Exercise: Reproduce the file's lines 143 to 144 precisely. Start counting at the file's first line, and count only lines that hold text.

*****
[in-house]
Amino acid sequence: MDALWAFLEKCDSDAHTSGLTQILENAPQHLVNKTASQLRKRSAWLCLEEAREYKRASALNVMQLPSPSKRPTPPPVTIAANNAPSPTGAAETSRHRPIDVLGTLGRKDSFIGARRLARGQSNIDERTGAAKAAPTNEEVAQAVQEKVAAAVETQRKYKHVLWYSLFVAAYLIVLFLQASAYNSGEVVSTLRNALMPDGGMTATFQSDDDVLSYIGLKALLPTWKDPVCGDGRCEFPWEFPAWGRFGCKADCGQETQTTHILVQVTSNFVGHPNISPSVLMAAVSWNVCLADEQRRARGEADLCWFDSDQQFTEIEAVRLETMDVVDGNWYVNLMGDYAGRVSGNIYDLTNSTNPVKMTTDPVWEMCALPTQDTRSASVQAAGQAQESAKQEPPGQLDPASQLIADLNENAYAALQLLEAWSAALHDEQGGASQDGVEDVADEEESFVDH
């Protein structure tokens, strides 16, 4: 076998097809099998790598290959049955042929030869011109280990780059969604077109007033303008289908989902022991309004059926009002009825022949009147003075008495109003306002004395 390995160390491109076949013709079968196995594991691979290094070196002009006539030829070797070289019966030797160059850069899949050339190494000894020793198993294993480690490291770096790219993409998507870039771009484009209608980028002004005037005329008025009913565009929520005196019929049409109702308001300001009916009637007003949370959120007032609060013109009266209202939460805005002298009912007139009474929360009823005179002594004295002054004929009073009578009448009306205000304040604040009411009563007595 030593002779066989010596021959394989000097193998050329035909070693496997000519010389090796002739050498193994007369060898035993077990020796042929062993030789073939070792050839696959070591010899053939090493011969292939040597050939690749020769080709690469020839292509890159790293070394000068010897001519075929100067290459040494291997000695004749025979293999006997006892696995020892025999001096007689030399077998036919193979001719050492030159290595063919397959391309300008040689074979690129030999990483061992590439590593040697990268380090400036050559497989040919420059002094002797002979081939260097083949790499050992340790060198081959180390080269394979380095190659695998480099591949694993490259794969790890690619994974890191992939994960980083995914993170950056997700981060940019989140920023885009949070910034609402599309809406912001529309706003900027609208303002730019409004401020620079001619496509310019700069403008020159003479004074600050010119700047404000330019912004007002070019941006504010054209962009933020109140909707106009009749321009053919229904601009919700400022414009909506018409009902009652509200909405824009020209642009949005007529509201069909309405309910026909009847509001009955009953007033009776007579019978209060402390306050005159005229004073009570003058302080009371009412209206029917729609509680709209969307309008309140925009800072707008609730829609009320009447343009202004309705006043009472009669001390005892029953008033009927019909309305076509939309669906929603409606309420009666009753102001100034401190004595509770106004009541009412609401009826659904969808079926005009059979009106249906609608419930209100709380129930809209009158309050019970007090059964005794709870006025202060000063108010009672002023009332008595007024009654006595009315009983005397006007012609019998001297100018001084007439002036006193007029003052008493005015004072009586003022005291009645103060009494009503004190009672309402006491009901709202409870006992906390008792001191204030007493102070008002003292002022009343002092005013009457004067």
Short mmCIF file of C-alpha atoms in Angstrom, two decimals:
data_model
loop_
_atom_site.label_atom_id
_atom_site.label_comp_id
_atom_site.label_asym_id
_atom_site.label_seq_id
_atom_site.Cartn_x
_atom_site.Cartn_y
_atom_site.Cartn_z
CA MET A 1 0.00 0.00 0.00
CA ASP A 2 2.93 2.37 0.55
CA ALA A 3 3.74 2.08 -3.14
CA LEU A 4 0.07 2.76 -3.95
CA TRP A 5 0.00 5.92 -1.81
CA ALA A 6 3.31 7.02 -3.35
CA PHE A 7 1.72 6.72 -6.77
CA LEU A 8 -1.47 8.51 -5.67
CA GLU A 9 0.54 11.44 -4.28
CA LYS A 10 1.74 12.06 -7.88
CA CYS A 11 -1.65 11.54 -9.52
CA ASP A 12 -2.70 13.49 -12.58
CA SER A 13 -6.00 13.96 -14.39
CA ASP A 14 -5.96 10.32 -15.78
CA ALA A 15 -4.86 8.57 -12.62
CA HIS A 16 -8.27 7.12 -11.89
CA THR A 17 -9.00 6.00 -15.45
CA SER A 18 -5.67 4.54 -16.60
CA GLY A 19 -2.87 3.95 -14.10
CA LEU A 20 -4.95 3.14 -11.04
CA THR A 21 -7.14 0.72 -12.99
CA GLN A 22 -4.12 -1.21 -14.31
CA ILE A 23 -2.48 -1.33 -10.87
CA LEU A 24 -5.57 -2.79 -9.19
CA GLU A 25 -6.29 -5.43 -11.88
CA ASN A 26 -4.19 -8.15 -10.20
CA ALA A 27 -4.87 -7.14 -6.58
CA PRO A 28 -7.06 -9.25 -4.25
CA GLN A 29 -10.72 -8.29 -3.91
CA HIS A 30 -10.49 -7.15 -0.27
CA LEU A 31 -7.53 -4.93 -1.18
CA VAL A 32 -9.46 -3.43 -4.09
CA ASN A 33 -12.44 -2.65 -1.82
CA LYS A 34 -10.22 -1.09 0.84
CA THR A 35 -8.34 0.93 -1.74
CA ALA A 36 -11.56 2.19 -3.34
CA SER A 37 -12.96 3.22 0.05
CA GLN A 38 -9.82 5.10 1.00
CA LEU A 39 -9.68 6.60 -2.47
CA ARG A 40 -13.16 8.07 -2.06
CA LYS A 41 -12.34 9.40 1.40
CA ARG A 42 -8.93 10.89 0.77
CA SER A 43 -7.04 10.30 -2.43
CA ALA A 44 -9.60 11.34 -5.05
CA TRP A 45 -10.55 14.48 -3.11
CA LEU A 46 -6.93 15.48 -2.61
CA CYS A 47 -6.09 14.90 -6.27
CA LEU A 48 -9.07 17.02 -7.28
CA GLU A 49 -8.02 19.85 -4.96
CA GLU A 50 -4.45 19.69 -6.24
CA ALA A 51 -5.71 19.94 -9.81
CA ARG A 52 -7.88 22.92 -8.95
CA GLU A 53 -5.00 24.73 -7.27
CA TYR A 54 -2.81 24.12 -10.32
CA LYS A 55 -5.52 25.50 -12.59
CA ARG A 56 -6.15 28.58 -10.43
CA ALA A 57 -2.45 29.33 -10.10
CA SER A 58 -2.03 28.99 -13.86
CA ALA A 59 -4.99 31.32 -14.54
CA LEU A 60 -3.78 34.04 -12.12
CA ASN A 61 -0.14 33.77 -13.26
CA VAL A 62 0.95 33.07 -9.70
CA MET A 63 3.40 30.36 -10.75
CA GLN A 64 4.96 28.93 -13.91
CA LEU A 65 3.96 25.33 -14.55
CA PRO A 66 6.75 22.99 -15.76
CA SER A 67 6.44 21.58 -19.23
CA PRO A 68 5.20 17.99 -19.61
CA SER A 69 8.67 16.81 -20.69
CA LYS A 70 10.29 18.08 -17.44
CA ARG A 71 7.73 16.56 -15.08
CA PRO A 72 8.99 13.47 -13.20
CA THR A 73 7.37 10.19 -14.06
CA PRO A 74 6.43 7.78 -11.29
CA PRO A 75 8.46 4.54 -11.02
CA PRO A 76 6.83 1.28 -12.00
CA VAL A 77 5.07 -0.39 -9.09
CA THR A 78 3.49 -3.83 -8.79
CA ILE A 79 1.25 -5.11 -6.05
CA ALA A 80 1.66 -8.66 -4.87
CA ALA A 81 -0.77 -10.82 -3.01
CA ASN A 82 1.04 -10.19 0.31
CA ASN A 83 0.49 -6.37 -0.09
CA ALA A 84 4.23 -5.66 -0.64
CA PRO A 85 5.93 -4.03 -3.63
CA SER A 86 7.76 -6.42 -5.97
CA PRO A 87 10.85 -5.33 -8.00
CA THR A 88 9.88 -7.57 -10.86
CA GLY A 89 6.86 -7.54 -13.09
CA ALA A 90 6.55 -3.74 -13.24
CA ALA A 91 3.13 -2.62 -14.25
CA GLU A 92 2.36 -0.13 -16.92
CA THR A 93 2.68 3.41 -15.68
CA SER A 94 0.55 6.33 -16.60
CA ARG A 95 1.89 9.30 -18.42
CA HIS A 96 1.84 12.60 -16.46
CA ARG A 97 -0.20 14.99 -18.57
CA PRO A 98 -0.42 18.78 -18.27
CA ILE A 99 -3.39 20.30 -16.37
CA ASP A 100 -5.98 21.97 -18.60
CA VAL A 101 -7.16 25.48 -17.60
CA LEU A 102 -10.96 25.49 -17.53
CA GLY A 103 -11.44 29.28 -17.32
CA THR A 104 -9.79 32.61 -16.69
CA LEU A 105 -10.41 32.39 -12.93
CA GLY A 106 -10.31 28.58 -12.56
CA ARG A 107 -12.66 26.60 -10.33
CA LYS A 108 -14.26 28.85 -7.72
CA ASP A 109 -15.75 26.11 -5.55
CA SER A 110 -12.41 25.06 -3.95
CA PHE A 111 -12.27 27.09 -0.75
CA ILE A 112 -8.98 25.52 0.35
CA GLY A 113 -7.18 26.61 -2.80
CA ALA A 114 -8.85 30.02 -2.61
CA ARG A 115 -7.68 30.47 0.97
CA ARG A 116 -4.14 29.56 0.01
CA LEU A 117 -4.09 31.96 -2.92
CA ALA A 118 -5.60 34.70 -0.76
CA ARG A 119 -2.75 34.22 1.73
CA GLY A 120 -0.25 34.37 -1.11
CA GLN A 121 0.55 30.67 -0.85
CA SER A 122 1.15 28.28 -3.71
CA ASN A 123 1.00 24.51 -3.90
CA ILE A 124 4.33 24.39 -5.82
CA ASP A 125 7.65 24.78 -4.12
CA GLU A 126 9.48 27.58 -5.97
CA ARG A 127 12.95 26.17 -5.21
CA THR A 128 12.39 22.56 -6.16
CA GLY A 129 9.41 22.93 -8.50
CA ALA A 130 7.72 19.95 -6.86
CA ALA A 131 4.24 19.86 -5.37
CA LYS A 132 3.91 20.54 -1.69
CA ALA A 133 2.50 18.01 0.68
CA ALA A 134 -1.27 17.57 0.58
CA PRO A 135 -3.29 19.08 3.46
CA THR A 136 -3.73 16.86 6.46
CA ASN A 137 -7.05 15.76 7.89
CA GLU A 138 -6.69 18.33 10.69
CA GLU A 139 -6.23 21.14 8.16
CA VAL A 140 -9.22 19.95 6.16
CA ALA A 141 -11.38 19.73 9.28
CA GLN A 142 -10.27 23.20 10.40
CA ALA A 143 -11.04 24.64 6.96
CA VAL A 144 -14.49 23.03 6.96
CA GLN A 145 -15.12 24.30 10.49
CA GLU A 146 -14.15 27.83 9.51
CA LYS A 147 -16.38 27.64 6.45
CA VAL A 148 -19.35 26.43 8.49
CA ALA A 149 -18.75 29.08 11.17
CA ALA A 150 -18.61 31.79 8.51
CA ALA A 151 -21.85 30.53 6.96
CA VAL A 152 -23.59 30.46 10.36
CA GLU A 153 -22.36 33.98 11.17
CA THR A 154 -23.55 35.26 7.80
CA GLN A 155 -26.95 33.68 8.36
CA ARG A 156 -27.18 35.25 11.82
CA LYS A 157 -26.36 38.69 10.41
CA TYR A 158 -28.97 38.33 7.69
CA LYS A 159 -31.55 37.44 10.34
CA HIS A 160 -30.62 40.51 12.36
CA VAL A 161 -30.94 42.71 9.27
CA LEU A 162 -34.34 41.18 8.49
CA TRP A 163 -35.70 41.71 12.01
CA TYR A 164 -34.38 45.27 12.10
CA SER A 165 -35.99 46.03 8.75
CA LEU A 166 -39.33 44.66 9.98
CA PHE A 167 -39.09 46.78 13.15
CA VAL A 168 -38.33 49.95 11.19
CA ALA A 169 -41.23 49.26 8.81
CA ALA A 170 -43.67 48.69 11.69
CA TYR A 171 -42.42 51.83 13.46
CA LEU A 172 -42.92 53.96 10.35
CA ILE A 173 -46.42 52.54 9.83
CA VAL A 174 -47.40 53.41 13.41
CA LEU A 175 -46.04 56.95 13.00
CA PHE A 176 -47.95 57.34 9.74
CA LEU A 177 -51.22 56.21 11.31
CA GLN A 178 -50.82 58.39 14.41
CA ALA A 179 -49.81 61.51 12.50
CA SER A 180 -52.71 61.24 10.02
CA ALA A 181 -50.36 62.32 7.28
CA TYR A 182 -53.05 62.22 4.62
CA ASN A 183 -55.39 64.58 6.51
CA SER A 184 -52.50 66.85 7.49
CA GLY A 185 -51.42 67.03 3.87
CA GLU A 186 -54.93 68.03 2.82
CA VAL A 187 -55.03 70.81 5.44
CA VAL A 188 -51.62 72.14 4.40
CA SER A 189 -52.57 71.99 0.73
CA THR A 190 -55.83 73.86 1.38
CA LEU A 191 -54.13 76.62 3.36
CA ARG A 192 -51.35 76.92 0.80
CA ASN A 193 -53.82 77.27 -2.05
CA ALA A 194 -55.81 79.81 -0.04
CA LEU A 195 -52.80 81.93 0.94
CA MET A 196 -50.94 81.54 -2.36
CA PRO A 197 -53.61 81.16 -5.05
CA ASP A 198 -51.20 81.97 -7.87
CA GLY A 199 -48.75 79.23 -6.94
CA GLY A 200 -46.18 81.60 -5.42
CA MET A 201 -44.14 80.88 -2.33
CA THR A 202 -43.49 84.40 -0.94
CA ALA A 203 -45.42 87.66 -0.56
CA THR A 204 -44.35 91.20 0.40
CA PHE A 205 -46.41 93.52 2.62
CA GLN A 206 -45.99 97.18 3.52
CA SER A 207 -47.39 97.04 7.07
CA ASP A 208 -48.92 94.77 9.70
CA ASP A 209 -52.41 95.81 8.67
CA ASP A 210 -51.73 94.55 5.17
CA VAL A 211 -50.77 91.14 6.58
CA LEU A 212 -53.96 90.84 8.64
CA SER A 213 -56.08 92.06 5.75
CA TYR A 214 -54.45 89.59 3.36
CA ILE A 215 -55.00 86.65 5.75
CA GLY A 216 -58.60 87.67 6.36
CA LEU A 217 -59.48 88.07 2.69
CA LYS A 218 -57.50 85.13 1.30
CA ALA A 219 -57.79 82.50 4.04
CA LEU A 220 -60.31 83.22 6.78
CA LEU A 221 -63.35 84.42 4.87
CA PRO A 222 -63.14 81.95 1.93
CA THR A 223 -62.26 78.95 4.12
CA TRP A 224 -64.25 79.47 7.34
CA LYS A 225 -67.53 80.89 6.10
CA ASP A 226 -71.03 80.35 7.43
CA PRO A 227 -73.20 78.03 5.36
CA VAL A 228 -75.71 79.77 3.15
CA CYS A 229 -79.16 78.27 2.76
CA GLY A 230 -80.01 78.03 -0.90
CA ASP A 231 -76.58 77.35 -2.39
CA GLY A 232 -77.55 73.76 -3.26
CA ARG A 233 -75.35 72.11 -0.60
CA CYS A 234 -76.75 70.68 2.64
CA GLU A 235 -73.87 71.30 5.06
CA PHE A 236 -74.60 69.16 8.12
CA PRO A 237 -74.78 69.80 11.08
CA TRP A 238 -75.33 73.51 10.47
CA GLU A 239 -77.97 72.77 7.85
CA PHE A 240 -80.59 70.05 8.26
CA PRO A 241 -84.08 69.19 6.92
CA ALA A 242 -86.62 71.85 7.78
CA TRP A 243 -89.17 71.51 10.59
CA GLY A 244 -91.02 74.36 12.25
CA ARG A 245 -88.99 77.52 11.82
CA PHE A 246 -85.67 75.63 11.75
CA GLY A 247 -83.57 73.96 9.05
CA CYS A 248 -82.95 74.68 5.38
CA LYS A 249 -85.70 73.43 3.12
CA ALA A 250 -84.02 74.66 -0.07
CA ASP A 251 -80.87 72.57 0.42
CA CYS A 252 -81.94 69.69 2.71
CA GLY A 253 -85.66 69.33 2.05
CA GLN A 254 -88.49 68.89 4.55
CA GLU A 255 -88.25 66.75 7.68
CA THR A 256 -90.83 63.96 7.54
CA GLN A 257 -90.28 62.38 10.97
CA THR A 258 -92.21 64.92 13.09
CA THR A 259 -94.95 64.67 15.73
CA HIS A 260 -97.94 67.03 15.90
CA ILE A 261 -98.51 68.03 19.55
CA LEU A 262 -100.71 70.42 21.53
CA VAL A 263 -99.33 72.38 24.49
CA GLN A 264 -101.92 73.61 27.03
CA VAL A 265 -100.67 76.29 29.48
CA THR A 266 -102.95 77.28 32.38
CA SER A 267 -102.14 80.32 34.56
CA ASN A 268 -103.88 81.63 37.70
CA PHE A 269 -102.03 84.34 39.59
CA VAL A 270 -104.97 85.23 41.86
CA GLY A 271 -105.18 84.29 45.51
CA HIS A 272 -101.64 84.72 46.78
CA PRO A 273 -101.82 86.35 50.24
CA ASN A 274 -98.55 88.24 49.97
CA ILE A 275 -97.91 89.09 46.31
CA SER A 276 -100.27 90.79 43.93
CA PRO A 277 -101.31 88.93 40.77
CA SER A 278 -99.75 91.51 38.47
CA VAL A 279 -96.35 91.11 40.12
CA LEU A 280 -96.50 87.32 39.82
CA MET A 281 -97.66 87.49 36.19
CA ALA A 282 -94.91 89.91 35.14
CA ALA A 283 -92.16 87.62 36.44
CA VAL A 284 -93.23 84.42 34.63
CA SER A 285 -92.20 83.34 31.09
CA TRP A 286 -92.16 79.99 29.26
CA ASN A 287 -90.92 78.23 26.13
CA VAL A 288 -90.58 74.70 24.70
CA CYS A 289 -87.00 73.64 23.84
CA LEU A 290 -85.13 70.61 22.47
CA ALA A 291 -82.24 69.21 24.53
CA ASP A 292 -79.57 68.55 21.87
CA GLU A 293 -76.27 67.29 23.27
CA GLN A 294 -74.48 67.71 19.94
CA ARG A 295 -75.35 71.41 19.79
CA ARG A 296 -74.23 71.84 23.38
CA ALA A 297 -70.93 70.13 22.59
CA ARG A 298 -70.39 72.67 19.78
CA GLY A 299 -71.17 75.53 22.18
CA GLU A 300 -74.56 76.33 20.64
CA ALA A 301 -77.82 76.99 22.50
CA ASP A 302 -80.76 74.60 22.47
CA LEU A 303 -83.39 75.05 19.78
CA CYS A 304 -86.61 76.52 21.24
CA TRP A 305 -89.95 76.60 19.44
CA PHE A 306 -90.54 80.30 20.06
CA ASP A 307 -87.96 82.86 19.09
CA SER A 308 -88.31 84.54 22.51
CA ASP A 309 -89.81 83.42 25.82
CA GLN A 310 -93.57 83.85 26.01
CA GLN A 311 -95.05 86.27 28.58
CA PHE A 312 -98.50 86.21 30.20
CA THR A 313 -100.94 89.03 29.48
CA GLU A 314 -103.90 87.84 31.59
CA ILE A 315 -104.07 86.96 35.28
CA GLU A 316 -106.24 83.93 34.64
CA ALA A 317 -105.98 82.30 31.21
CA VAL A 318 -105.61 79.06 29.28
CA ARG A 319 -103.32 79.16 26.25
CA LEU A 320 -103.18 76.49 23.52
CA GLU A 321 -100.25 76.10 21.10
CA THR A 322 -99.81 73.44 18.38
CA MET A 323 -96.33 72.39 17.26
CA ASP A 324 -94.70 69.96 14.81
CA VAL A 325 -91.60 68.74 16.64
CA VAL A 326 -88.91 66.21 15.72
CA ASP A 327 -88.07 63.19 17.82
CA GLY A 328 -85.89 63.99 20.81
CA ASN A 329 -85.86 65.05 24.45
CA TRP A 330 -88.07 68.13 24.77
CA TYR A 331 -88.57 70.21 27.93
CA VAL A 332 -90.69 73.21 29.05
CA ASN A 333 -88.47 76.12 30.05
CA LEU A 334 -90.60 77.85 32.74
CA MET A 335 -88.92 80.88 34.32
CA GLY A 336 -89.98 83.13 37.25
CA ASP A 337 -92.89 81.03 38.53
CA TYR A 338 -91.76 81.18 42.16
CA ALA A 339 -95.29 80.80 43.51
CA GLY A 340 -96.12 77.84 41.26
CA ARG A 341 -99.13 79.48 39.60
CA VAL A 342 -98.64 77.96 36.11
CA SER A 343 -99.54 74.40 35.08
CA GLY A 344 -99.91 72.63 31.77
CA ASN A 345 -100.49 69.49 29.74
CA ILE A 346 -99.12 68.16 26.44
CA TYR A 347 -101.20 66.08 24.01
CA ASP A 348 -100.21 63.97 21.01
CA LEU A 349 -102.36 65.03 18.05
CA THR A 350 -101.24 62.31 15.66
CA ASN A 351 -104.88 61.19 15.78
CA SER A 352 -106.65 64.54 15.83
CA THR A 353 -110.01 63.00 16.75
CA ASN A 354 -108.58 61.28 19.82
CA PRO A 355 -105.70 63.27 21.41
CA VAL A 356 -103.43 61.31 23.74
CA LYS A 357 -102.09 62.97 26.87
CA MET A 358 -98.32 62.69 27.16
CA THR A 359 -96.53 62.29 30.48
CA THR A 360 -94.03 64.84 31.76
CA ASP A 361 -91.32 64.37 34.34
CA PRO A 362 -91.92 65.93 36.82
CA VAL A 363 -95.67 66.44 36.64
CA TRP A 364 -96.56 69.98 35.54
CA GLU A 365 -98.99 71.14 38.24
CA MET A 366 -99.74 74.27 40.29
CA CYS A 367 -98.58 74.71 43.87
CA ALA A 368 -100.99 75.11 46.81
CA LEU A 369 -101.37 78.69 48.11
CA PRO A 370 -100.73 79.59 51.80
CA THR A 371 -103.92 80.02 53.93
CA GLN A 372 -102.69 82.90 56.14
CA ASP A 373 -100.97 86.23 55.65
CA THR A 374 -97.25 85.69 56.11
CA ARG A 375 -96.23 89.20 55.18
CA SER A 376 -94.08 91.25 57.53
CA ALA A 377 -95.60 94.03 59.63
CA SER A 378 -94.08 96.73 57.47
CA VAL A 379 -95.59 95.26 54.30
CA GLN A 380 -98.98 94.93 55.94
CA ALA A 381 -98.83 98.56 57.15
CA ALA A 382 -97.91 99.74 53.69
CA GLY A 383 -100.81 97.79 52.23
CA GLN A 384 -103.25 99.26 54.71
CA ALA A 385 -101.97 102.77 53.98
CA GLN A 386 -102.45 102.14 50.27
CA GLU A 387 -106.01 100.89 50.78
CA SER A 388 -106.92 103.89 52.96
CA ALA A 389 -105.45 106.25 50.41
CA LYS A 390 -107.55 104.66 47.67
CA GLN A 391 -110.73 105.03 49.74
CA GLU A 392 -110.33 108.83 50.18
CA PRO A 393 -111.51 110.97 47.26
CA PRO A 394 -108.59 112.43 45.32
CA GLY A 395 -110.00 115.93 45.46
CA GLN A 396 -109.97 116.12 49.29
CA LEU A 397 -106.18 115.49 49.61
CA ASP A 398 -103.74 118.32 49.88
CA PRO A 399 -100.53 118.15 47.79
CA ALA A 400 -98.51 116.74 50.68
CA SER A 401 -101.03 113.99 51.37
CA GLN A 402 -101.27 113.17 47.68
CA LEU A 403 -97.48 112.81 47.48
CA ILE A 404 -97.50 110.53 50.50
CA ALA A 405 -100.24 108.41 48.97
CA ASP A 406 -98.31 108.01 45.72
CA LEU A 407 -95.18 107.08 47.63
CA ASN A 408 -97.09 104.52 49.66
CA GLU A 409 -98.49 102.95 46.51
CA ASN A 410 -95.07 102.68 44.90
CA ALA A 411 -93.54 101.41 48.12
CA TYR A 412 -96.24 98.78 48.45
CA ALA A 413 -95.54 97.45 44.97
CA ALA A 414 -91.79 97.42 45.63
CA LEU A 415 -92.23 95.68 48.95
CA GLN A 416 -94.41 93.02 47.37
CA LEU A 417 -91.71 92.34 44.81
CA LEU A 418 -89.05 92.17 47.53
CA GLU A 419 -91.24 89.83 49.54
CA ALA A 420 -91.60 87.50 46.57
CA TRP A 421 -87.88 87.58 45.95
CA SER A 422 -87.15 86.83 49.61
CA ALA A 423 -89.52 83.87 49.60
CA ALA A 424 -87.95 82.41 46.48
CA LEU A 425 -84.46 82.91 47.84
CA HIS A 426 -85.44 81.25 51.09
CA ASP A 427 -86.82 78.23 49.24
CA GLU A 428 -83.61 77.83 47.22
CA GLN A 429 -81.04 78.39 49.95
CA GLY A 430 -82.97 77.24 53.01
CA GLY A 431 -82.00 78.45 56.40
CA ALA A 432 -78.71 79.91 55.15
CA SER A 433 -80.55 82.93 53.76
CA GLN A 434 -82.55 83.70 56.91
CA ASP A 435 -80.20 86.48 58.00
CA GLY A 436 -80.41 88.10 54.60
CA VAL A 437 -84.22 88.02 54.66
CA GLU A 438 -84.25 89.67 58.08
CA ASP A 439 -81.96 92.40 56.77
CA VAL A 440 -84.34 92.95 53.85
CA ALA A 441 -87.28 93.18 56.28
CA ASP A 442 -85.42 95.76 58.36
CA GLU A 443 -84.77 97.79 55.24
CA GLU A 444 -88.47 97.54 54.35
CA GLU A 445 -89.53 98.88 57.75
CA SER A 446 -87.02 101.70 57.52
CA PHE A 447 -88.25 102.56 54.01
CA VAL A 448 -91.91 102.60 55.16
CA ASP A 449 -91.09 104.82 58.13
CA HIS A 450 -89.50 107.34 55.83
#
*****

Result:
CA ALA A 130 7.72 19.95 -6.86
CA ALA A 131 4.24 19.86 -5.37